The key to a successful logistics and supply chain partnership is one that is managed by a shipper that looks at the 3PL as its own internal logistics department. Yes, the shipper can eliminate the tasks and people that did the tasks, but the manager should stay in place and be the liaison between the company and its logistics service provider.
3PL Takes Advantage of Their Position
The last possible negative a shipper needs to consider is a situation where the logistics service provider takes advantage of its knowledge and leverage in the market and finds ways to make money through its own assets and does not pass them along to its customer.
This situation can happen in the following ways:
- The 3PL is not managed with a company liazon that treats the external work as that done within its four walls.
- The carrier contracts are not set up directly with the shipper.
- Understand the 3PL is performing a service, not in a position to make margins off the freight it moves therefore the service is to execute RFP’s, negotiate the best rate with the motor carriers, based on market data and assist the shipper in signing the individual carrier contracts.
- No clear measurable KPI’s that are benchmarked against the industry or reviewed against internal logistics contract measurables.
- The arms-length relationship between the shipper and the LSP becomes more of a friend than a strategic business partner. Like a boss and employee relationship, there needs to be a line in the sand that keeps the boundaries for both parties to execute to the goals of partnership that was originally established.
Pros of Outsourcing Logistics
With the cons out of the way , let’s jump into the pros of outsourcing logistics and supply chain execution and strategy.
This pro is a benefit on everyone’s list, but still worth going through in some detail. Also, this would be a good time that outsourcing to a logistics service provider brings far more value than just cost savings to the logistics and supply chain functions of a company, so if this strategy is for your company, dig deeper for the full value.
Cost reductions essentially come in two forms when using a 3PL: operational costs and more effective use of capital.
Through a 3PL a shipper can expect to capture savings through the LSP’s technology, industry knowledge and proven process. These three areas will save a shipper in their own technology, FTE’s (full time equivalent), freight cost, safety stock and an overall improved order-to-cash cycle.
With all that said, when evaluating Managed TMS service providers it is important to have the LSP demonstrate their technology and knowledge in the industry, with the latter being of utmost importance and difficult to nail down.
From our experience in onboard Managed TMS clients is that were once one of the largest LSP’s is the larger 3PL’s can demonstrate knowledge at the corporate level, but if your company is not one of the bigger fish in their ocean of clients then that layer will not be involved with the daily execution and strategy of your account.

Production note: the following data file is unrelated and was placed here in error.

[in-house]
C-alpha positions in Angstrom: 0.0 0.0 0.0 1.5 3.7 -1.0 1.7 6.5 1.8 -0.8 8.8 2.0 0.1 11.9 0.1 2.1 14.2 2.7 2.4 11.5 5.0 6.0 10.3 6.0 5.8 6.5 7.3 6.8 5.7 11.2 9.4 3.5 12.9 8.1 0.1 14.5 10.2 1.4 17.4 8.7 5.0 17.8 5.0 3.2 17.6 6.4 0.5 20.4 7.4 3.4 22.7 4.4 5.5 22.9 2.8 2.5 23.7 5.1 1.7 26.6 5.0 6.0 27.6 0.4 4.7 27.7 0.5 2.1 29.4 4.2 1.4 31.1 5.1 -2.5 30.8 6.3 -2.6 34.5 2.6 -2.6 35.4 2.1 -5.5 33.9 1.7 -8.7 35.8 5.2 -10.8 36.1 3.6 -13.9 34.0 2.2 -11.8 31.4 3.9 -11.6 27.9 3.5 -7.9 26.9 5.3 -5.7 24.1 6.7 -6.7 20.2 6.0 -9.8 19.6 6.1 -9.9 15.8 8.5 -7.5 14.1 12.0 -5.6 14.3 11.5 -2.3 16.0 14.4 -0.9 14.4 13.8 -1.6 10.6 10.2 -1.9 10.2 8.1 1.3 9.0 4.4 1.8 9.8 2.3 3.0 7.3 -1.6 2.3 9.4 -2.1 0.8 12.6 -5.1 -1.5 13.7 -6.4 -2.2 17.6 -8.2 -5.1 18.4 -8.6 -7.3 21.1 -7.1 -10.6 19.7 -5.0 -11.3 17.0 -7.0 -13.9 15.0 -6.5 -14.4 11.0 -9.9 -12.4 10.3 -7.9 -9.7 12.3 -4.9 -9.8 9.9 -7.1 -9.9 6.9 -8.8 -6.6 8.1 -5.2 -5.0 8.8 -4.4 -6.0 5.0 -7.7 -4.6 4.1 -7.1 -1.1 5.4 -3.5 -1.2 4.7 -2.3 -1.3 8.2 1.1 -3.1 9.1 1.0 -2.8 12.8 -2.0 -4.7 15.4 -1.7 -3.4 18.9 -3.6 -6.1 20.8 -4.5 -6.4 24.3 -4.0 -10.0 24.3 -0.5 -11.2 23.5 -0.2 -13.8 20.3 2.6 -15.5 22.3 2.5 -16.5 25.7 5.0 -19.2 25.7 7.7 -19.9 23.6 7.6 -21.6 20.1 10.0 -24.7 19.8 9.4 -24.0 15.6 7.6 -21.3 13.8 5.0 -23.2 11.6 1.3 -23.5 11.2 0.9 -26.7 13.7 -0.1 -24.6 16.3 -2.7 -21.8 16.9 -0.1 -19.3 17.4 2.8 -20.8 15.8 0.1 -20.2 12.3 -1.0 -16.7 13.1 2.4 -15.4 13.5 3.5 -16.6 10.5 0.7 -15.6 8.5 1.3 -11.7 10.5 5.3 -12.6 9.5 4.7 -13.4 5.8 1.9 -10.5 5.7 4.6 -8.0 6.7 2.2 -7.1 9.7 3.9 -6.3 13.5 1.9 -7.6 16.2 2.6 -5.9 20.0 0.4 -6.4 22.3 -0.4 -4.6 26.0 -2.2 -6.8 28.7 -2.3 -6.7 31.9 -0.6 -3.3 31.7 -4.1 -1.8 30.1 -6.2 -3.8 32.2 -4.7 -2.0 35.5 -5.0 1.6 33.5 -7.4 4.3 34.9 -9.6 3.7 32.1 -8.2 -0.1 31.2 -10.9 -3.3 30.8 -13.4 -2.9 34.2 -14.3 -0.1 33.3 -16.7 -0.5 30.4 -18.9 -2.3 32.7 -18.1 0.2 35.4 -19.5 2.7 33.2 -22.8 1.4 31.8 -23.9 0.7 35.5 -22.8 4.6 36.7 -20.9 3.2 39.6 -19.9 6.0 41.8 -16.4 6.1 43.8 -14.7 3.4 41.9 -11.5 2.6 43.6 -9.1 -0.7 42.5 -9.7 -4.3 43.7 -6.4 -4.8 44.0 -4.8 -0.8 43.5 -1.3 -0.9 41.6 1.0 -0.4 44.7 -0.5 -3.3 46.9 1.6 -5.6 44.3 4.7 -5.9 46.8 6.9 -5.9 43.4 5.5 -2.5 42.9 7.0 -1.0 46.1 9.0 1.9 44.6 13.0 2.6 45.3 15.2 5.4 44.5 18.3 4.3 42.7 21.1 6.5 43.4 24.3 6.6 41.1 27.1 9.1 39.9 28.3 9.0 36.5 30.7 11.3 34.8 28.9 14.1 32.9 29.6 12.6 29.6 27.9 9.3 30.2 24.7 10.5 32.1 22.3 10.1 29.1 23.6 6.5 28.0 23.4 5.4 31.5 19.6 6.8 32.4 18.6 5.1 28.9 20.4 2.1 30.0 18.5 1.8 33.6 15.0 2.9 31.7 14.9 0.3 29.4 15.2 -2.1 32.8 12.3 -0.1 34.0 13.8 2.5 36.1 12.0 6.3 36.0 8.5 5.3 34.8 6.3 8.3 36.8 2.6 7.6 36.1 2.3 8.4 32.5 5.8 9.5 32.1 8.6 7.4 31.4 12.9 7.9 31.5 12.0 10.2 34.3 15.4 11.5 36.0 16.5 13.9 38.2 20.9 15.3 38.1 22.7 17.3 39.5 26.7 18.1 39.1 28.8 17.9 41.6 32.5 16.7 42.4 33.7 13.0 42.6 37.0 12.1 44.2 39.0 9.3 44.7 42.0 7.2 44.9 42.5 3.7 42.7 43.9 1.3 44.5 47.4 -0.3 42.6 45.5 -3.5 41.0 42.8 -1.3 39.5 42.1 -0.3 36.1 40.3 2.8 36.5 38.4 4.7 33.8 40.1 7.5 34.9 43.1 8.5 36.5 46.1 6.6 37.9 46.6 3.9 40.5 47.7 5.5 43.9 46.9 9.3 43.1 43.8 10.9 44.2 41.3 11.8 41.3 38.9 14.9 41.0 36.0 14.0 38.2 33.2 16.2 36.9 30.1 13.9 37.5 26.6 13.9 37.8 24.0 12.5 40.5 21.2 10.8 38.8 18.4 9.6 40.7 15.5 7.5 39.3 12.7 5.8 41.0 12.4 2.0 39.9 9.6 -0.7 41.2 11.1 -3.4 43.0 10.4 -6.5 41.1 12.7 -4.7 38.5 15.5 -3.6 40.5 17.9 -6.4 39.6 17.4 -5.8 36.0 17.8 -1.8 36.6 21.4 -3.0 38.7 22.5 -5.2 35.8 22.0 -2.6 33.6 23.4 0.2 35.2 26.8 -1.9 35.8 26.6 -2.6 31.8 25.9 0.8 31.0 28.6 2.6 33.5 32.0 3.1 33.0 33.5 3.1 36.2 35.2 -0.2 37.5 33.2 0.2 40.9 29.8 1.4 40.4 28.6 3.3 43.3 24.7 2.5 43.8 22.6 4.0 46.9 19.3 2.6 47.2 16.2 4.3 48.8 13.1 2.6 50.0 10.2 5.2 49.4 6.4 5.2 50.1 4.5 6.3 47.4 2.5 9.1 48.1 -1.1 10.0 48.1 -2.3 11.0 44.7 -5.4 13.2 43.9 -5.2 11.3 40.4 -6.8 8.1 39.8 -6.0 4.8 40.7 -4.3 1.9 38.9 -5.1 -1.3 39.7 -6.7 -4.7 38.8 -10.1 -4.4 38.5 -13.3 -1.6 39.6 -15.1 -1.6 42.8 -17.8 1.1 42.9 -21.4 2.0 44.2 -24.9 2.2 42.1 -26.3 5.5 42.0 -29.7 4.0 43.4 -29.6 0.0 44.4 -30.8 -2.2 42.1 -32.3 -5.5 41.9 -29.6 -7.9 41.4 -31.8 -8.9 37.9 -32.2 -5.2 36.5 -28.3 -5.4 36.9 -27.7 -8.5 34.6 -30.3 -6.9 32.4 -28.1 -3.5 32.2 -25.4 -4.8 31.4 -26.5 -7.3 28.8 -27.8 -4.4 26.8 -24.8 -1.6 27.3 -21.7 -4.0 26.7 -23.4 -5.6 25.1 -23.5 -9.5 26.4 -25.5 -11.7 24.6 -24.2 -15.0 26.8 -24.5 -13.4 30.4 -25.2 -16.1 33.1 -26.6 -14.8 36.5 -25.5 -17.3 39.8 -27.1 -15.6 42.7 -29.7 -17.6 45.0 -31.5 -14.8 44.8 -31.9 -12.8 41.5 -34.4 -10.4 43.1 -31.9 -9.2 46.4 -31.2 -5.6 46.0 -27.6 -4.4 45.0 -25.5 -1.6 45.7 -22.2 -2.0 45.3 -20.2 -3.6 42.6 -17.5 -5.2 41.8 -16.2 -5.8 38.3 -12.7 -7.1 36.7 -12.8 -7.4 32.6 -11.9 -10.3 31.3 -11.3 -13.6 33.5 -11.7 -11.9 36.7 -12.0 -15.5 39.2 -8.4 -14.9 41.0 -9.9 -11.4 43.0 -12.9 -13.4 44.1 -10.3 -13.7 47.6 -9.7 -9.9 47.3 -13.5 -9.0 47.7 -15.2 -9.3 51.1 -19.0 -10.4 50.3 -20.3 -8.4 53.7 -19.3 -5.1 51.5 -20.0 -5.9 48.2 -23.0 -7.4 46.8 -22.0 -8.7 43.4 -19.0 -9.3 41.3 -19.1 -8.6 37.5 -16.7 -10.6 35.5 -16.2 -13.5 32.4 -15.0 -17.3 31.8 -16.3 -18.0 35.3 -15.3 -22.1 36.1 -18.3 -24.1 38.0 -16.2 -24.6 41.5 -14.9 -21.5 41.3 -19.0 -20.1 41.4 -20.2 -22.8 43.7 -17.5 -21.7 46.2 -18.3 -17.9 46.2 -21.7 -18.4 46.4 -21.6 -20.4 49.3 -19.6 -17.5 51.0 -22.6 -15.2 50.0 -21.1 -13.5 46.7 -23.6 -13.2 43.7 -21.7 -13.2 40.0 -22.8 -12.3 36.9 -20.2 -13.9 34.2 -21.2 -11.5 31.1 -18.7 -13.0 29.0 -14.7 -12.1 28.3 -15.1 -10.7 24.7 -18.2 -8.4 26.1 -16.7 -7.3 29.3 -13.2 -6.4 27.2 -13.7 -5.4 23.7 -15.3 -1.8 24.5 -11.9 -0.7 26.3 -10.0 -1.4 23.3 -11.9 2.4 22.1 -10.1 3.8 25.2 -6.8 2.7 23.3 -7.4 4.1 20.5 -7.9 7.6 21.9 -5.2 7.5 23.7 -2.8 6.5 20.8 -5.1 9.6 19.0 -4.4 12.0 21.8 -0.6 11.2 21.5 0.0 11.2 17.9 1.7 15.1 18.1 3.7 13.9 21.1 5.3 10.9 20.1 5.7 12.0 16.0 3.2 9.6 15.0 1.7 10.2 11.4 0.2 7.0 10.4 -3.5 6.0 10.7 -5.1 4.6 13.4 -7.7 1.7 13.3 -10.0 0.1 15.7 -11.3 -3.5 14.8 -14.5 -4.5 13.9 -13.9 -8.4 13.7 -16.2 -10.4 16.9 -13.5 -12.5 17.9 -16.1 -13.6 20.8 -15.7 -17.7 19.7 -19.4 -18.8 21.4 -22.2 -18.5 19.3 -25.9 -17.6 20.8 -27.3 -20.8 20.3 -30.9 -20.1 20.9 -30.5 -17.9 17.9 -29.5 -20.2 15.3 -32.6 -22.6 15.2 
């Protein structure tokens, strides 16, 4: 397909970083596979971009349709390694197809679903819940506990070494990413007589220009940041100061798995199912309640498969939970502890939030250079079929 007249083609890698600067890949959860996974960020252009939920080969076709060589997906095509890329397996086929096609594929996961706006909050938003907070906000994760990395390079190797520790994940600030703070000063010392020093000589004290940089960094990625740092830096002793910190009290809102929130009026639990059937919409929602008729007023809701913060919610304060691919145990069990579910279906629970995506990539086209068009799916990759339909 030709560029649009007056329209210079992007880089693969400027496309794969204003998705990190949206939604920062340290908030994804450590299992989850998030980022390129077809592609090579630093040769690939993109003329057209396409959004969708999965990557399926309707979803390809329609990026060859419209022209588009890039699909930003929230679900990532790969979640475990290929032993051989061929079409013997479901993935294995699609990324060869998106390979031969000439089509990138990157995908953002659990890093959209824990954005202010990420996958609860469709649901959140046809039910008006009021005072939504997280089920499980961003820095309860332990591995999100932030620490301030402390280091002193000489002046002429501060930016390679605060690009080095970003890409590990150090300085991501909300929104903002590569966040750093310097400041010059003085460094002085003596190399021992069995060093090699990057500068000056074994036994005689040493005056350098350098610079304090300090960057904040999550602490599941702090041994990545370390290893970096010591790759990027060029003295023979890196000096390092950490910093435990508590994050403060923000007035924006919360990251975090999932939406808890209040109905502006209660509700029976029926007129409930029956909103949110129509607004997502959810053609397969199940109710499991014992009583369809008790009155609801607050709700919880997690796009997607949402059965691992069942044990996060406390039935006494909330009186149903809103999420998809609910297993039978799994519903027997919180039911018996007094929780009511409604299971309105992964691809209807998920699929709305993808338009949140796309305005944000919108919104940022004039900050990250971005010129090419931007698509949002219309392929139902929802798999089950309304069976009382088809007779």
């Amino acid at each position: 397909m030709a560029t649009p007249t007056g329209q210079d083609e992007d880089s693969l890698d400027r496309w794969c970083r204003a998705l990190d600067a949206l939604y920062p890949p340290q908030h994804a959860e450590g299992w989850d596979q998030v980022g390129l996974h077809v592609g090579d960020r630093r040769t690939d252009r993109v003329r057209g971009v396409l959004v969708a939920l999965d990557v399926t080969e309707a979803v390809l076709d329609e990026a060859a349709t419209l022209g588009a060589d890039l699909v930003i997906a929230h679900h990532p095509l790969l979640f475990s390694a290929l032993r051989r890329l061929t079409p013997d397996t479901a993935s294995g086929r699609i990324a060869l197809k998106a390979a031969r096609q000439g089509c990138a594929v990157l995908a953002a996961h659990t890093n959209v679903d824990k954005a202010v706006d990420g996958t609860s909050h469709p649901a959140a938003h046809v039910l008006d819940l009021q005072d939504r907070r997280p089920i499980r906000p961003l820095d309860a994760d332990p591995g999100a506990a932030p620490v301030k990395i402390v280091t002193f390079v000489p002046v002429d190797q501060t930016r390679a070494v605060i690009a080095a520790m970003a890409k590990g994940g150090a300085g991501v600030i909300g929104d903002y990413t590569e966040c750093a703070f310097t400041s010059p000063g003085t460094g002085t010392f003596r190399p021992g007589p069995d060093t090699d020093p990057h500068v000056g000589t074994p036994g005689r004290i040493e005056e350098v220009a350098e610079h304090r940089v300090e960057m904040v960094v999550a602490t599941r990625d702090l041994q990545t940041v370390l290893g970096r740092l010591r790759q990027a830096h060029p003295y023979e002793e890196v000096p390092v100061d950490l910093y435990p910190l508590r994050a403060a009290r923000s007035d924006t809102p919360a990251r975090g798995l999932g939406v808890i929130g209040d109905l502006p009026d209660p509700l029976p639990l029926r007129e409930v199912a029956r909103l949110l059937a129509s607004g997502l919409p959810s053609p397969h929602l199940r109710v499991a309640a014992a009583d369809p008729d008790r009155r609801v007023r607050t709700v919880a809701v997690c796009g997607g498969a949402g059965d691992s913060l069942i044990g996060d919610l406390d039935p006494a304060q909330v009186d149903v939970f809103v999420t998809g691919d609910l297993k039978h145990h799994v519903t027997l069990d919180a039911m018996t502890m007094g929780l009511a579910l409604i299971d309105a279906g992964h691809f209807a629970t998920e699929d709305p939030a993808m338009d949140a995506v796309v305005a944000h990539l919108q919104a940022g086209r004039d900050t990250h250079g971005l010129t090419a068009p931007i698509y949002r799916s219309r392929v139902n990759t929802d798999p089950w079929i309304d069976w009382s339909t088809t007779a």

The end result is whatever the initial benefits coming from the 3PL relationship were identified during the evaluation will start and end on go-live. The opportunity for further growth and improvement in the partnership will be greatly diminished.
As part of the ROI calculation the cost savings associated with a Managed TMS program can be classified into the categories of: people, technology, carrier and knowledge and inventory.
A logistics service provider (LSP) leverages its cost structure over hundreds of companies to bring its skilled workforce team down to a variable cost model for immediate and significant cost savings to shippers.
As with people costs, a 3PL leverages its cost structure over hundreds of clients to bring the best cloud based TMS that contains all the bells-and-whistles for operational excellence, reporting & analysis and market data a shipper would dream to have, but cannot because it the denominator of one makes it cost prohibitive for the vast majority of companies.
While the 3PL’s transportation management software cost will be cheaper to operate it will also enable the shipper to optimize its negotiated freight contracts through rate shopping, modal conversion and freight consolidation.
The TMS will ensure the lowest contractual rates are used, it will help in keeping the shipper out of the freight spot market in those challenging freight markets like those during the 2014 polar vortex, incredible demand of 2018 and the troubled 2020 pandemic market.
Carrier Base and Industry Knowledge
A freight based 3PL will bring savings because of its already robust carrier base and industry knowledge. While shippers often have a tremendous knowledge base on the freight market, the largest of shippers can’t scratch the surface the motor carrier pool a 3PL has at its fingertips because they do not live the freight and logistics market 24/7 for their survival, just as logistics companies do not live in any of its clients end markets.
On the flip side, a logistics company does not know all features, functions, alternatives and the global competitive market its clients live everyday.
With those thoughts in mind, the amount of knowledge a 3PL brings to the table is an instant shot of thorough information that drives improvement in cost and service.
The breadth and depth of experience a 3PL has will run through its people, processes and technology at a level beyond what a single company can develop independently.
The 3PL can manage through fluctuations in freight capacity, combined with various disruptions ranging from pandemic, economic growth / slowdown, weather, etc. easier and more efficiently because of its experience and technology that will optimize the logistics solution.
Add in the carrier relationships the 3PL supports and enhances the logistics solutions the technology identifies possible.